Life expectancy in India could be down by 9 years due to extremely high levels of air pollution. A report submitted by a research group in the US revealed that around 480M people in the northern states of India, around 36% of the population, face the most dangerous levels of air pollution. And such extreme air pollution levels are spreading to other parts of the country.
The Energy Policy Institute (EPIC), presented the report which stated that the extreme levels of air pollution are expanding geographically at a rapid pace, as reported by Reuters. Maharashtra, in west India, is facing the worst case of air pollution along with Madhya Pradesh in central India.
EPIC lauded the National Clean Air Program launched by India in 2019. It plans to bring down air pollution down from the dangerous levels that have been affecting the major cities of India, especially New Delhi.
EPIC noted that reaching the targets prescribed by the NCAP could increase by 1.7 years human life expectancy in the country, while residents of Delhi could see an improvement of 3.1 years.
NCAP Targets Reducing Air Pollution Up To 30% By 2024
NCAP has targeted reducing pollution in the country up to 30% by 2024 in 102 cities that have been affected the most. They have pushed for cuts in vehicular and industrial emissions. Stringent norms have been set for the burning of biomass, quality of fuels, and the emission levels permitted for vehicles and industries.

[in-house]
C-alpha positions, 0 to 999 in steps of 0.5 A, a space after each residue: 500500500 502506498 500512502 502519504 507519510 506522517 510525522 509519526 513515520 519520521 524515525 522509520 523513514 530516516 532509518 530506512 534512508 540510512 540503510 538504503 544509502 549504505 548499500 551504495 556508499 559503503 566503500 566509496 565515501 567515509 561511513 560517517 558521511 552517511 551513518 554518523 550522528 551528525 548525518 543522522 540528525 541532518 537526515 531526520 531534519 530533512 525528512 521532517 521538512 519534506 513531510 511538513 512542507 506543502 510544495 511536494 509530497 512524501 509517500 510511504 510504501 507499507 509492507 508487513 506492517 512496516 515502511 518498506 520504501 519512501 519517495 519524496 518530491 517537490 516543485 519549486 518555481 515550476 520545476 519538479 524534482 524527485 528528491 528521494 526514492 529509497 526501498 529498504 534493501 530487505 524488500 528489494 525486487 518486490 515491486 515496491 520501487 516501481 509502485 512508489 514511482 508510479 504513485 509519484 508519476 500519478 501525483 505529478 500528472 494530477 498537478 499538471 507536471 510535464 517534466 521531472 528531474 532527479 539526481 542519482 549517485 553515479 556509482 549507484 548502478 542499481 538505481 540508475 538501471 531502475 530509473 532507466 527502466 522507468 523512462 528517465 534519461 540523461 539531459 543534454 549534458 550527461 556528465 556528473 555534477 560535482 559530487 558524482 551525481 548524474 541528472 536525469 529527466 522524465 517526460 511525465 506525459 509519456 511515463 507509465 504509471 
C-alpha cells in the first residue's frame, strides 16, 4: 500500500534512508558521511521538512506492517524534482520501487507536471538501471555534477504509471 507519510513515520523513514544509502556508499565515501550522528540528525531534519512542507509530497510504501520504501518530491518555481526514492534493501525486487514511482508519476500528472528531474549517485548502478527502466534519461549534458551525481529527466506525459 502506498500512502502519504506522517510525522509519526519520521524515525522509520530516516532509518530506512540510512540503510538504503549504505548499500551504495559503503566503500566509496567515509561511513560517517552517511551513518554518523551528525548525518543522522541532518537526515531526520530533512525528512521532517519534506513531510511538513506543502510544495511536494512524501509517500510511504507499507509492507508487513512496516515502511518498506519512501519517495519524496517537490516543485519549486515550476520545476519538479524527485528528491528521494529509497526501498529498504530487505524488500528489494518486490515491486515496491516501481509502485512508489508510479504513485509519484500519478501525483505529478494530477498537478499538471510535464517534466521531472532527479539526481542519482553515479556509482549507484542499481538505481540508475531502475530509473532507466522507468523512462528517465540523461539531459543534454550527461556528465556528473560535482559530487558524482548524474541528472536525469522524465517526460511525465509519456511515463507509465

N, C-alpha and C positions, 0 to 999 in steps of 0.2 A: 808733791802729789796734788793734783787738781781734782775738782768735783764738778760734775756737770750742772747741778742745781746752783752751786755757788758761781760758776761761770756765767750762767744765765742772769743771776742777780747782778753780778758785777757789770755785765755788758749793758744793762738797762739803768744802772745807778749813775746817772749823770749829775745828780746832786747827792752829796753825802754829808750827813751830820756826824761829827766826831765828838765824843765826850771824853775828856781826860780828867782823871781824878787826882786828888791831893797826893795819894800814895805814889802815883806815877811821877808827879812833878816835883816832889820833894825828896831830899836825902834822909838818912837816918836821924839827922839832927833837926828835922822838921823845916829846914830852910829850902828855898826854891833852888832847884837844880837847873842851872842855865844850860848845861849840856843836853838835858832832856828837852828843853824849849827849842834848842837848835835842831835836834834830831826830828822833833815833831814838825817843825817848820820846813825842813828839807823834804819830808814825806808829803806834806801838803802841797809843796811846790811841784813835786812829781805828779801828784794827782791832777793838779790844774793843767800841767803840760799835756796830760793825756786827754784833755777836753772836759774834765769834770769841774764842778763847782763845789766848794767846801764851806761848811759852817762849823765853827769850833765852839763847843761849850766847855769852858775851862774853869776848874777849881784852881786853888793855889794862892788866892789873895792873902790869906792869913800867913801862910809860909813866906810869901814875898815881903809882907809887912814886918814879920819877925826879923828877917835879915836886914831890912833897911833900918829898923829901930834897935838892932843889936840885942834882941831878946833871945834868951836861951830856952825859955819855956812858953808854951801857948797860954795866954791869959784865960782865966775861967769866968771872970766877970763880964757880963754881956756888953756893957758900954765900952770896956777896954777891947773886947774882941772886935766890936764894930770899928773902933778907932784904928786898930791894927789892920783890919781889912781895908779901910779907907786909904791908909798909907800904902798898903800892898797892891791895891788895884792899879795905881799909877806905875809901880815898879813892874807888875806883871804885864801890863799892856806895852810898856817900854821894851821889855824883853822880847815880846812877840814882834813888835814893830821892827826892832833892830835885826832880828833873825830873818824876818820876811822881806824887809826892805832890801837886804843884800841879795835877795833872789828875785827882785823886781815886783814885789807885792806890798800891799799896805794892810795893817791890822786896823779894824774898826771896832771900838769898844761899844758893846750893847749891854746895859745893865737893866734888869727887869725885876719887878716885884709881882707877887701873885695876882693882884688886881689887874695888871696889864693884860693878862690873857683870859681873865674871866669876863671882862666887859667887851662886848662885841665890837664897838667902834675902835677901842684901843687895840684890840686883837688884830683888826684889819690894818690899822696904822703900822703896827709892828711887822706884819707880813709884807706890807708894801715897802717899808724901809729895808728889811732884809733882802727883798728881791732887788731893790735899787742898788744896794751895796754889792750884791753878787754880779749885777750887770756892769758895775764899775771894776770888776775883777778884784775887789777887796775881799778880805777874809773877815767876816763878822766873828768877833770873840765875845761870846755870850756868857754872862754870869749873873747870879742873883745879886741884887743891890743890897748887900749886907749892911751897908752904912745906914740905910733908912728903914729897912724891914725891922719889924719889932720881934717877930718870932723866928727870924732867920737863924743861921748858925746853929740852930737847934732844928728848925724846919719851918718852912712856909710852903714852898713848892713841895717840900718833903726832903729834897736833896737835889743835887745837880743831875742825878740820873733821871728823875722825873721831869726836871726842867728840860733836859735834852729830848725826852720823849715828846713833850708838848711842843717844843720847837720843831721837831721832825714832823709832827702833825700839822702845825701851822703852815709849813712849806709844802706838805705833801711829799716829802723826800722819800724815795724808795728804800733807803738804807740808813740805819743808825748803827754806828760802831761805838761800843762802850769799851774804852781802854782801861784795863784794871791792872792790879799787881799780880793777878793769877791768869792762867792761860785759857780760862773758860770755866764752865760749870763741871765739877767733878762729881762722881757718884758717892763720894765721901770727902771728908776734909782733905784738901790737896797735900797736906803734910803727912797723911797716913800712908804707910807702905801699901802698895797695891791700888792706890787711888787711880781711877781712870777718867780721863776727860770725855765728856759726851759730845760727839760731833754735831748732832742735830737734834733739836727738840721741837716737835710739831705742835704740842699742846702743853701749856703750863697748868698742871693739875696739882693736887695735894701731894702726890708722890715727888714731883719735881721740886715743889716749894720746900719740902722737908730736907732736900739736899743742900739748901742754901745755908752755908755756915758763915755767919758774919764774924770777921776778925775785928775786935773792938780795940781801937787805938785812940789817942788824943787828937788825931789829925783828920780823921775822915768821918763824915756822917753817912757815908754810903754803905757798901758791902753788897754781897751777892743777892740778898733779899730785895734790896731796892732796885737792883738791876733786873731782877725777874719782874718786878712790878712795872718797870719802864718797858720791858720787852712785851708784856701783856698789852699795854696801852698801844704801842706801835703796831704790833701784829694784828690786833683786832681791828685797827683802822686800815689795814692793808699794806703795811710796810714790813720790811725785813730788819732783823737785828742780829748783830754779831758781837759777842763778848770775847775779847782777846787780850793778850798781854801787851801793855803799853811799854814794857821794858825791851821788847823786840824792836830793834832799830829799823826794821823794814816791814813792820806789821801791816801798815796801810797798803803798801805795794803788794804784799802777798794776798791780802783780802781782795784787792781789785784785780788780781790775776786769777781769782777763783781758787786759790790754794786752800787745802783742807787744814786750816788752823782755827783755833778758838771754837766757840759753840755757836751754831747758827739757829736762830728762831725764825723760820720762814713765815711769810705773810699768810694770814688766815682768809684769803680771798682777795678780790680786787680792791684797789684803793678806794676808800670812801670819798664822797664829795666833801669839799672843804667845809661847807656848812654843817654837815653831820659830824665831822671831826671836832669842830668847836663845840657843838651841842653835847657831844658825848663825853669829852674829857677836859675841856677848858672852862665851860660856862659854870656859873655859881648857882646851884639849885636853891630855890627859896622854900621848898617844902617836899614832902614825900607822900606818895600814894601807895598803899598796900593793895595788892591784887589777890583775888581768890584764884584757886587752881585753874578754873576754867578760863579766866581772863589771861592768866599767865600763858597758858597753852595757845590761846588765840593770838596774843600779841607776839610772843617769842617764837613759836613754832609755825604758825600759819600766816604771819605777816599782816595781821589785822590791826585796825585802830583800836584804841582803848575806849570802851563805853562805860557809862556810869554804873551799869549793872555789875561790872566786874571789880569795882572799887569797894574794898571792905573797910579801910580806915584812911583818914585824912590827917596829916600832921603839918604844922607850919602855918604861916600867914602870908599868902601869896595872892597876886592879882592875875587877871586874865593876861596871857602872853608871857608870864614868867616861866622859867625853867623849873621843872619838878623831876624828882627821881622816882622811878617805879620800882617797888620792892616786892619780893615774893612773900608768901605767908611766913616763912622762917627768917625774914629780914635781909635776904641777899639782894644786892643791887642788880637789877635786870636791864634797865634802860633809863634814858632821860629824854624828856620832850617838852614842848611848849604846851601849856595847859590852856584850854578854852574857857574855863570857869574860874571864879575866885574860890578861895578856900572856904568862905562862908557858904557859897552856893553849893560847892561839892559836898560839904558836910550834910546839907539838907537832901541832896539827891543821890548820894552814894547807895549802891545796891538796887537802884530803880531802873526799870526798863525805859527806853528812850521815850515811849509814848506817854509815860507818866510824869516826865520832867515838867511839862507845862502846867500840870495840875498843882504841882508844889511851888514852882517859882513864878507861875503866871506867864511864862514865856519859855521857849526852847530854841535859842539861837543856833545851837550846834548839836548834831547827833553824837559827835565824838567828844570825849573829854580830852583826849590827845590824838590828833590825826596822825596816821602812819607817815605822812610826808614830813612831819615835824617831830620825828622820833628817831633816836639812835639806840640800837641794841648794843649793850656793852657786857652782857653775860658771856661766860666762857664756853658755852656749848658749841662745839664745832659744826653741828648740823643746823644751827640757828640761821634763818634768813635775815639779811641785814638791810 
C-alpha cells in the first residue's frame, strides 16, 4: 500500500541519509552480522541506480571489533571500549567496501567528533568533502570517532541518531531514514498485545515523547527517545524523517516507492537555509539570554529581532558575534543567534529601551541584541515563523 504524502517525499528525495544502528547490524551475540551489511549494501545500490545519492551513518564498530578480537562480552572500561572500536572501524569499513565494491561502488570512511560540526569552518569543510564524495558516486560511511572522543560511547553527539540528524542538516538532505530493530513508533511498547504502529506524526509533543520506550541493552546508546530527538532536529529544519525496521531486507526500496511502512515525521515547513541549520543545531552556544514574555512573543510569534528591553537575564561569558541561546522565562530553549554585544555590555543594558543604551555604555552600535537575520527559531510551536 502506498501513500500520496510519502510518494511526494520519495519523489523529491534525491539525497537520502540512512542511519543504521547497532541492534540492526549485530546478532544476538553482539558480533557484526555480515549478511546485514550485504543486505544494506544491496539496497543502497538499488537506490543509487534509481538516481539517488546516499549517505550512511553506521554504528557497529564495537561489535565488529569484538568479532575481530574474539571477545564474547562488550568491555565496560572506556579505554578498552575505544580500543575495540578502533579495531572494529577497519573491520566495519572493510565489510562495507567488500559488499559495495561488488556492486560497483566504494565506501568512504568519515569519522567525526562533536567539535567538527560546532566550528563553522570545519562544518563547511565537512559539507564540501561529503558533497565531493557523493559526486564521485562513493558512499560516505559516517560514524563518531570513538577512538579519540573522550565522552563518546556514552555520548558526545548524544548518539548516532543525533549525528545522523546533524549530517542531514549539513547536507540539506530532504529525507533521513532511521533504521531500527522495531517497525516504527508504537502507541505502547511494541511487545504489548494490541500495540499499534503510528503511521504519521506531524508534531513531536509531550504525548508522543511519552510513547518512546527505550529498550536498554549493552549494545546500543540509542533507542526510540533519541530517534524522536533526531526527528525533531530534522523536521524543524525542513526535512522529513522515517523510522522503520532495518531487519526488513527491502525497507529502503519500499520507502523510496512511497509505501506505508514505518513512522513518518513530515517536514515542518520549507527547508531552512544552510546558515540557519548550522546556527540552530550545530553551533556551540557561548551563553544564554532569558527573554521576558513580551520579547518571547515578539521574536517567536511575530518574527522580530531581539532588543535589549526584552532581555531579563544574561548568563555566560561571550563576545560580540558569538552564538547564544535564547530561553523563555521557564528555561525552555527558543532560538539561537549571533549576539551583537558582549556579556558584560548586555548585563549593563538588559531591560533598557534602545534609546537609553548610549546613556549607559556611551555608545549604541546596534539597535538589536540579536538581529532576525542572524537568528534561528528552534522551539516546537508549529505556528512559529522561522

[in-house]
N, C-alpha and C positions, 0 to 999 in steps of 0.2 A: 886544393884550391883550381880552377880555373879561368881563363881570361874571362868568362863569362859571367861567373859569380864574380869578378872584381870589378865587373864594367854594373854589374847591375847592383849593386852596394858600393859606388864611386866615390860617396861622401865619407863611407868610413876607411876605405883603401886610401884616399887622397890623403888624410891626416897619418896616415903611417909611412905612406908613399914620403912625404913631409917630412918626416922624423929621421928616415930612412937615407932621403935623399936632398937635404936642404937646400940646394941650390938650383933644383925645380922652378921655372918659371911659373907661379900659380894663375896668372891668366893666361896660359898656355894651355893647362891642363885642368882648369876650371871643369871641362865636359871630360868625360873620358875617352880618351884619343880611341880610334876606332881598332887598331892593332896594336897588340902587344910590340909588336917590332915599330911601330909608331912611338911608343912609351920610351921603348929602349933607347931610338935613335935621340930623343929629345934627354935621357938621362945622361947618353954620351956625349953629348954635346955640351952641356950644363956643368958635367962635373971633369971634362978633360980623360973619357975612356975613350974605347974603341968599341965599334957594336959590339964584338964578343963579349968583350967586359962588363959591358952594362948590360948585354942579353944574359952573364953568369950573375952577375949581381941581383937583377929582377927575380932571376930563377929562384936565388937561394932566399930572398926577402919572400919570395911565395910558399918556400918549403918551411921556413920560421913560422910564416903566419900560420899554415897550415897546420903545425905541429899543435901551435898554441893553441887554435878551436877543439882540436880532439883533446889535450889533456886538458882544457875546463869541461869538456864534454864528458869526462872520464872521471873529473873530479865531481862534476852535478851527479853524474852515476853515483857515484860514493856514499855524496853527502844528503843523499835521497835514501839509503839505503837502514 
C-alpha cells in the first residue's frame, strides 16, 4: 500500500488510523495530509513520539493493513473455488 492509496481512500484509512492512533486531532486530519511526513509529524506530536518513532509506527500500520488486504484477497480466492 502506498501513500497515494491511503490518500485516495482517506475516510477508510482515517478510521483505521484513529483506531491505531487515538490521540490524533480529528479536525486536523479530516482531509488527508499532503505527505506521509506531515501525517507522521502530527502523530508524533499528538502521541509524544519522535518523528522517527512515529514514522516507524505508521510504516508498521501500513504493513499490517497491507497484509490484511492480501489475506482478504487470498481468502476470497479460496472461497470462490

Dust particles have also been a major cause of pollution and the NCAP has pushed for better systems of monitoring.
The capital of New Delhi is the most poisoned capital city in the world for the 3rd year running. IQAir of Switzerland measures the quality of air based on the presence of PM2.5 particles, the particles that contribute the most to damaging levels of pollution and are responsible for damaging lungs severely.
The pandemic-induced lockdown helped the 20M residents of New Delhi breathe clean air for the first time in decades. but this respite was unturned after the burning of farm residue in the neighboring states of Haryana and Punjab, which led to an alarming spike in air pollution.
The report was prepared by comparing levels of air pollution elsewhere and its effects. this was then applied to the Indian context. Bangladesh, India’s neighbor, could also see an increase of 5.4 years in life expectancy if they succeed in improving the quality of air to WHO recommended levels.